The Moment I Learned to Really Love My Child

My mom was on a plane 39,000 feet above me; my husband was at work on the other side of The East River; my nearest friend was one state away; my baby was screaming in the crib, and I was on the living room floor completely losing my shit.

***

She was only a few weeks old, and I lacked experience. I read books, but no parenting book can prepare you to actually be a parent. It had been a nearly sleepless week, and we were both trudging through exhaustion. That day, I tried everything. Everything. Still, she cried. Frustration bubbled up, consuming me, and before the thought of doing something I’d later regret had the chance to wiggle it’s way into my head, I remembered what the nurses said: it’s okay to let her cry sometimes. It’s okay to take a moment to breathe. And never shake the baby.

I couldn’t attempt to soothe her for another bloodcurdling second, so I put her in her crib, shut the door, and walked away.

I pressed my forehead against the cool wood floor, curled my legs into my chest, and left my arms limp at my sides as I wrenched tears from my eyes. I heaved words assembled into desperate pleas at the universe. I prayed to a god I didn’t even know I really believed in for determination and strength to be the mother my crying child needed and deserved.

“Please help me. I don’t know what to do anymore. I don’t know how to make her stop crying. I’ll do anything,” I begged. “What do I do?”

I rolled over, spread-eagle, and stared at the ceiling. Her cries were reaching decibels so high that the glass chandelier was swaying ever so slightly, reflecting bits of light off the brass. I imagined melting into the floor to disappear from my new role as mother, to hide from that hideous light fixture, to hide from life.

“What do I do?” I repeated in a whisper. I pinched my eyes shut and searched my brain for advice I’d been given and chapters I’d read on this sort of thing. I couldn’t come up with anything that I hadn’t already tried. “Why do I suck at parenting so bad? What am I doing wrong?”

Someone – not me, not anyone in the hallway – someone outside and inside my head simultaneously in the most loving, calming voice said, “Just love her.”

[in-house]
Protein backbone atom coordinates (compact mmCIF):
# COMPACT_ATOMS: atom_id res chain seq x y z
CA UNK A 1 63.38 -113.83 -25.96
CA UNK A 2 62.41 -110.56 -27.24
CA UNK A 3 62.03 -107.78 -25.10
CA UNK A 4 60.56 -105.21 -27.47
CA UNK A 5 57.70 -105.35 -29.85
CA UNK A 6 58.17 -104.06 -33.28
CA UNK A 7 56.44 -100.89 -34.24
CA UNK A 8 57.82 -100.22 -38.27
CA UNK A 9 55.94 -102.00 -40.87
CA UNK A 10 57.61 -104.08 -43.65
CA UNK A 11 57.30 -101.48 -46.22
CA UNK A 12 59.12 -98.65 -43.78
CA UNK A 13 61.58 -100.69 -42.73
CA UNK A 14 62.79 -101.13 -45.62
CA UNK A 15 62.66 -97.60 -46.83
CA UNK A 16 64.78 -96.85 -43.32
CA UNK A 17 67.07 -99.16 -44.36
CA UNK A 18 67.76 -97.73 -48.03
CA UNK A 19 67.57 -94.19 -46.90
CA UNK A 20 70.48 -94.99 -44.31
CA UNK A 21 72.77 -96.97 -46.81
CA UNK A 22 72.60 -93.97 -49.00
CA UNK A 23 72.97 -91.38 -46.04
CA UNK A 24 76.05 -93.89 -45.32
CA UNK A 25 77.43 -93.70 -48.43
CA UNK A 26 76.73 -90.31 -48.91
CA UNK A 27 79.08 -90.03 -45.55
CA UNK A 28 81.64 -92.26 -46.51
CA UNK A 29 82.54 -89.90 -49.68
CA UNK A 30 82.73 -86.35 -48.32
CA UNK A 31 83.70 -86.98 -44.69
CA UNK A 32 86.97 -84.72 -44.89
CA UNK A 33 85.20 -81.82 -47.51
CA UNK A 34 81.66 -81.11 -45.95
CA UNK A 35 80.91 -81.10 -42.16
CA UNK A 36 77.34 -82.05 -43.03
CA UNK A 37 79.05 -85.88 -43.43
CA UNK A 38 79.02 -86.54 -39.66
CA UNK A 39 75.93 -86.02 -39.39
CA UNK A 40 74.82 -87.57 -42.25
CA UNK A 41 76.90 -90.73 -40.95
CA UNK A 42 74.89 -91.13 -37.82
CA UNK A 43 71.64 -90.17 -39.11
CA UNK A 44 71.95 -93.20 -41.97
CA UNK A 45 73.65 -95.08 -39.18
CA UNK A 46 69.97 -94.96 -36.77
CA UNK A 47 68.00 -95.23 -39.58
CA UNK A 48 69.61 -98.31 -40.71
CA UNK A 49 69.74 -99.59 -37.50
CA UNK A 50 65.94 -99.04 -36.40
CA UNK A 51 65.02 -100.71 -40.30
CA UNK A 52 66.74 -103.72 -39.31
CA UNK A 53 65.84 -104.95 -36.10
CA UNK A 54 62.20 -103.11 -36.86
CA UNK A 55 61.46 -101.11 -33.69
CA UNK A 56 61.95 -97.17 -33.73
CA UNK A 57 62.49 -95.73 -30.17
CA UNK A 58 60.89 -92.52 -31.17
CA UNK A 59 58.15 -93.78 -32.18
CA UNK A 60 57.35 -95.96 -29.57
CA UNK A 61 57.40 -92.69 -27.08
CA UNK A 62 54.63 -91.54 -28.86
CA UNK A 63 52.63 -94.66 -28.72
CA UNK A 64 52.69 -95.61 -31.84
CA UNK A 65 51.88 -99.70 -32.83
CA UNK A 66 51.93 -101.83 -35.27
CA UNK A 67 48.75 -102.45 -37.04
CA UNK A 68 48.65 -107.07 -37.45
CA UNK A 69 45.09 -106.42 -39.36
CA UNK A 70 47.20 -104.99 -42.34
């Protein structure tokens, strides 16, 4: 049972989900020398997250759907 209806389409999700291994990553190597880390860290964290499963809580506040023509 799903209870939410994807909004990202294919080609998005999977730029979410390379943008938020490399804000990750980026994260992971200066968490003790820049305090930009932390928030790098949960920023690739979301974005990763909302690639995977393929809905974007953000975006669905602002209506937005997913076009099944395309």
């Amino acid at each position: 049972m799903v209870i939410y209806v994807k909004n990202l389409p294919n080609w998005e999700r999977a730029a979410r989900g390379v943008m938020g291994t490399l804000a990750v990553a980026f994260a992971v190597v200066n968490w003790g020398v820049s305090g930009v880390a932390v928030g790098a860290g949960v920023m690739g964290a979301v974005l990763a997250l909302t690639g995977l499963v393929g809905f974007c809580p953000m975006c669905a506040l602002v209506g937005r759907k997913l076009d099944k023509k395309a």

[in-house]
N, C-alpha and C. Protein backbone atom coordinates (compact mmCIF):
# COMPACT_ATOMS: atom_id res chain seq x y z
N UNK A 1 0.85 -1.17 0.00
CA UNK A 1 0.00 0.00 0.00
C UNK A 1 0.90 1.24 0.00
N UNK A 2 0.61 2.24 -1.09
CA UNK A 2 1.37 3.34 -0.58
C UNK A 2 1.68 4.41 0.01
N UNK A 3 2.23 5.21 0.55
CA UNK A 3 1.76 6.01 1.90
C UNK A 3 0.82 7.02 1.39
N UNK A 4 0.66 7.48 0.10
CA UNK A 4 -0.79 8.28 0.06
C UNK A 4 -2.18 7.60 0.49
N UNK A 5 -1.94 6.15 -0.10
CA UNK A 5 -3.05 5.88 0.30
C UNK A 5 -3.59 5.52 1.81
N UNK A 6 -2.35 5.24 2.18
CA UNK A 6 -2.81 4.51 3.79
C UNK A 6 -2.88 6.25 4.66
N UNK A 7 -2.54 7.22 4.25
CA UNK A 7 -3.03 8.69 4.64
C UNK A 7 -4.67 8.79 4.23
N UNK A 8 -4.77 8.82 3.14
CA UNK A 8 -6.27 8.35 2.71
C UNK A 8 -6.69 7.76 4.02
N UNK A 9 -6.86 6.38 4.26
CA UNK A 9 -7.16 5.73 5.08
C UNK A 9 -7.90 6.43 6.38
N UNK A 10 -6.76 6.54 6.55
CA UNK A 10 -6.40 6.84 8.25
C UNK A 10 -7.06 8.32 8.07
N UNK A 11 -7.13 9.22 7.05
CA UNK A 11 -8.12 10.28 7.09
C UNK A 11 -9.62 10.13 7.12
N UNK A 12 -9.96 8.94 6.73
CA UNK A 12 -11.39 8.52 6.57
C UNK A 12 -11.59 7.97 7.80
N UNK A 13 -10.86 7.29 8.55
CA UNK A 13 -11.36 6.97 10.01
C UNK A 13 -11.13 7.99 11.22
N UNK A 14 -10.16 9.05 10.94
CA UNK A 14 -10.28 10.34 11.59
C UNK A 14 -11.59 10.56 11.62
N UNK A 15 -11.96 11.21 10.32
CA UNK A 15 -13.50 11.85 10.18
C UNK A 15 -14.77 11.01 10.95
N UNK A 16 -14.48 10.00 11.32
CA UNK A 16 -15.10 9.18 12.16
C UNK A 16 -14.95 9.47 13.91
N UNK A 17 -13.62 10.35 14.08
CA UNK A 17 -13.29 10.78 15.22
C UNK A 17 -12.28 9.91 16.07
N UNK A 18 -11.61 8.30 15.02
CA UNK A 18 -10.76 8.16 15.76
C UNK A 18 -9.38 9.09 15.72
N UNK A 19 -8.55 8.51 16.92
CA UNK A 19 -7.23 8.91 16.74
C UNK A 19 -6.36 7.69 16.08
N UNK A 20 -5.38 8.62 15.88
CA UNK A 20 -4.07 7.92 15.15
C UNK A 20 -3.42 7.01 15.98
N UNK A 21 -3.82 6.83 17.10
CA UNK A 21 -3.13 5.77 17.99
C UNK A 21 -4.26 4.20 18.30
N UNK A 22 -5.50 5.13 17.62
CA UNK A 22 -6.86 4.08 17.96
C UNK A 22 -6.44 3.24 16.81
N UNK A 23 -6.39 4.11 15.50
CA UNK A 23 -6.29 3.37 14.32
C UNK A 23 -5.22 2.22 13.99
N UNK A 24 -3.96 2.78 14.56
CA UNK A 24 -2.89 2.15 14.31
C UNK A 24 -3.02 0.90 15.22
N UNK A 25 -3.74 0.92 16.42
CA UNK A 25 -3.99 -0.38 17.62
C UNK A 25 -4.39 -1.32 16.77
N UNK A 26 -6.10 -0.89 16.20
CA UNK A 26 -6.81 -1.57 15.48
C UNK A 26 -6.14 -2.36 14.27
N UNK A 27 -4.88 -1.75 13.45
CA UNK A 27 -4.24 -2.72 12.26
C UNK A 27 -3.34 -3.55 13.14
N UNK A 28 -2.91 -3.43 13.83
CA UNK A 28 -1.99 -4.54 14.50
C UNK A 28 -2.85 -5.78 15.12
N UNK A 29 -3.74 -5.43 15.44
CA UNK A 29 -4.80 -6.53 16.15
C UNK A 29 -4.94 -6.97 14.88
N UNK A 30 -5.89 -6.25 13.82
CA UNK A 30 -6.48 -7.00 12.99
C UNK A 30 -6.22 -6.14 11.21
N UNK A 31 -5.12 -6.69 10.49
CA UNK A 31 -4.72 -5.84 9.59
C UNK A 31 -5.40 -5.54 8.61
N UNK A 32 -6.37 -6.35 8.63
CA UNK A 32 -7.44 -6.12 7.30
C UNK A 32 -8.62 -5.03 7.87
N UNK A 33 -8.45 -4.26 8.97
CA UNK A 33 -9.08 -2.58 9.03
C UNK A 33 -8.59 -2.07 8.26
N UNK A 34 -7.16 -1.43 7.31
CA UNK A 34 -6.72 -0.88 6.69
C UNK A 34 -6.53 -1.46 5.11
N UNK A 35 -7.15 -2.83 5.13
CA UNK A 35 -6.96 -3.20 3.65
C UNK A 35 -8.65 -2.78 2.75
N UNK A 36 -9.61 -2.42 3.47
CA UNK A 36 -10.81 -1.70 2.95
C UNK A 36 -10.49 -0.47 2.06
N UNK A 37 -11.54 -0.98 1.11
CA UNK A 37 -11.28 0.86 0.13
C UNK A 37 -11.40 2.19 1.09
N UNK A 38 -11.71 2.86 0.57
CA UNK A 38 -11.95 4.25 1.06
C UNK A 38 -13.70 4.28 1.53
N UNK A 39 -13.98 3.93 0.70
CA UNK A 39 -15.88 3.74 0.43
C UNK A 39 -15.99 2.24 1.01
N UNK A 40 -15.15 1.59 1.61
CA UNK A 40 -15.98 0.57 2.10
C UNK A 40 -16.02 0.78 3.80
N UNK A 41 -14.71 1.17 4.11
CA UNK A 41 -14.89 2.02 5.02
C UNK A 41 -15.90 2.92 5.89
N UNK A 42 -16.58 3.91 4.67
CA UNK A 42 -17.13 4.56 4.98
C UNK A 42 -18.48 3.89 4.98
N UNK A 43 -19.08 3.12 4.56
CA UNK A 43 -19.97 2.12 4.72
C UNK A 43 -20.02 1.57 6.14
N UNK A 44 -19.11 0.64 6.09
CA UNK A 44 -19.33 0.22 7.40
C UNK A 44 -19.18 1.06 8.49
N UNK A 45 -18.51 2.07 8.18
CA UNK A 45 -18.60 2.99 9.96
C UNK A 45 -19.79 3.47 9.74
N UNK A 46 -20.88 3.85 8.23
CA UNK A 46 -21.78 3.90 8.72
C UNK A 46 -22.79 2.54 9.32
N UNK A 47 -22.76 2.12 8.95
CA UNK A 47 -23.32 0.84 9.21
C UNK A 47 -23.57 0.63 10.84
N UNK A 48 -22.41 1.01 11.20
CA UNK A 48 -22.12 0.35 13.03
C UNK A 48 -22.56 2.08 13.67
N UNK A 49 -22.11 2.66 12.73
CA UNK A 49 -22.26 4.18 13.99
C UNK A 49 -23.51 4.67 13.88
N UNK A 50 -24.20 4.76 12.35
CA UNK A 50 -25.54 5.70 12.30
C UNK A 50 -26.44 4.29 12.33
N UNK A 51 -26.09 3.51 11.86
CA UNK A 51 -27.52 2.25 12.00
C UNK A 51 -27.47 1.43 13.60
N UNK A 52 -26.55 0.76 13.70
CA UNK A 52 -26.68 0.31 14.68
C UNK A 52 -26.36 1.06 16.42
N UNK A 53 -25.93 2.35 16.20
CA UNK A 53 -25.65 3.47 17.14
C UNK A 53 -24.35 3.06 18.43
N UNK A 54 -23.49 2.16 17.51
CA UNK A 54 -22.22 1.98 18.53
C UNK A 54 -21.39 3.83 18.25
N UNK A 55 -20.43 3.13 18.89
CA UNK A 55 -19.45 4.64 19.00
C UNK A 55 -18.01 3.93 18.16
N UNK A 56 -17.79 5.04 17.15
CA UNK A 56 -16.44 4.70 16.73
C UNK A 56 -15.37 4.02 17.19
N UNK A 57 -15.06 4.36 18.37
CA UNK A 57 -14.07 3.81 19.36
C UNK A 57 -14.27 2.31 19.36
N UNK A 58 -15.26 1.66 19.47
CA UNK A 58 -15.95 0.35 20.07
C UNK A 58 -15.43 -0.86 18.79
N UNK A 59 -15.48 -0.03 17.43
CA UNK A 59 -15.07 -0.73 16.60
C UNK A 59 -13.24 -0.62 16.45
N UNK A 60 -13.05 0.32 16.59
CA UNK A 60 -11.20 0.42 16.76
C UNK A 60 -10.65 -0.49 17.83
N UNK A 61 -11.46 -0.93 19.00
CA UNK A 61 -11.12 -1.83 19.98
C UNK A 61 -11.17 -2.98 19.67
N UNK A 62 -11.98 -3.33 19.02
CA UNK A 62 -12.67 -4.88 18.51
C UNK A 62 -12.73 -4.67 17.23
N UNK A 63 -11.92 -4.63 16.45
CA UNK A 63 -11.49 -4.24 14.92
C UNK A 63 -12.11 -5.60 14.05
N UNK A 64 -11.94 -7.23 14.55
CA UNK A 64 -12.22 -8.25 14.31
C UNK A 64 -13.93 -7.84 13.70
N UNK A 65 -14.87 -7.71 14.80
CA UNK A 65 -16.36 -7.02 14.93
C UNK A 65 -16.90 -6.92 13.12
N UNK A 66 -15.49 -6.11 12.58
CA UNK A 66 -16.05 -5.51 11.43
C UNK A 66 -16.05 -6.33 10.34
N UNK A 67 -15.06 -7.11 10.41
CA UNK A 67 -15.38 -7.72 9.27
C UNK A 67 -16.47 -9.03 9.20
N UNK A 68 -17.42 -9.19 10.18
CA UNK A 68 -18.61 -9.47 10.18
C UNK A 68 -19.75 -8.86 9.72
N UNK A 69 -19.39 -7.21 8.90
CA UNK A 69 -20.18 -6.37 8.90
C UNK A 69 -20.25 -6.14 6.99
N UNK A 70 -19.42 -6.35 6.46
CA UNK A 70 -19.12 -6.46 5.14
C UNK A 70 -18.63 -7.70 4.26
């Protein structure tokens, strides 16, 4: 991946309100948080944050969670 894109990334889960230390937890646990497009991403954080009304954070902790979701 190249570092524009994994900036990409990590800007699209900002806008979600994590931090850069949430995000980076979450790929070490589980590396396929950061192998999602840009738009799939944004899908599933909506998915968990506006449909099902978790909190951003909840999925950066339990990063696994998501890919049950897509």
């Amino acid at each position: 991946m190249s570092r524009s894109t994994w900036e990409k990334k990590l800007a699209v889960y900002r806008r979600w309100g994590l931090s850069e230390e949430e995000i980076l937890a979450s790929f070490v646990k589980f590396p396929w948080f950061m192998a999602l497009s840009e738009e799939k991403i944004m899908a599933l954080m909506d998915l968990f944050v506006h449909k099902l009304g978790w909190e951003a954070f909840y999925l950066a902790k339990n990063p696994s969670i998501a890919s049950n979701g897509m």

I sat up, eyes wide. I knew that advice. It was something my mother had said to me once.

***

We were taking my dog on a walk through my neighborhood, urging contractions to kick in. I remember flashes of four-family brownstones as the words left her lips. I thought it was awful advice. How could I not love my child?

***

My eyes darted around the living room to see where the voice came from. “Hello?” I asked. No one answered, but I didn’t imagine the voice. It was as real as the cries resonating from behind my child’s bedroom door.  Was it God? Was it my own conscience?  “Just love her?” I asked back. As I repeated the words out loud, something clicked. In the moment when my baby needed me most I wasn’t loving her.

I carefully stood and pushed wet tangles of hair from my face with a fraction of new determination and strength. Yes, this is difficult. Yes, I’m alone, but I have to do it. She and I only have each other.

I opened her door. Her squishy arms, tiny fists, and face the color of confusion, were the first things I saw. Remorse twisted its way through my gut. Am I a horrible mother for letting her cry? I went to her crib with breath stuck in my chest, new tears falling from my eyes. I knew I had to comfort her.

I knew I had to love her.

Photo courtesy of Pexels

When Safety is on the Line

I back out of my driveway when I first see him. The stranger is meandering down the street strangely close to my property. He’s tall, white, and dressed mostly in black. In my rear-view mirror, I watch him get closer and closer to my house. It isn’t even lunch time.

My antique-white colonial sits on two acres of rolling Virginia hills in a small subdivision filled with dense, mature trees and a small creek that weaves in and out of the yards like a thread. We are several miles from the busy part of town, and I know most of my neighbors by face.

My van is halfway down the block when he glances in my direction. His face is unfamiliar. He dips into the woods, just over my property line, causing my heart to skip a beat, then quicken.

What do I do?

I’ve always been the kind of girl who chooses flight over fight. In gym class, I remember ducking every time that red ball came my way, and wincing at the sting on my skin as it bounced off my body.

I also remember getting in trouble during my years as a paralegal. I’d hide under my desk biting my nails, waiting for the lawyer’s backlash to ensue after transposing address numbers or misspelling names like Shwartzman and Agostinelli on important contracts.

In my rearview I see my toddler’s tiny hands swaying back and forth to the beat of “Let it Go,” as Elsa belts it out from her DVD player. This house is where my girls will grow to women.

Flight isn’t an option.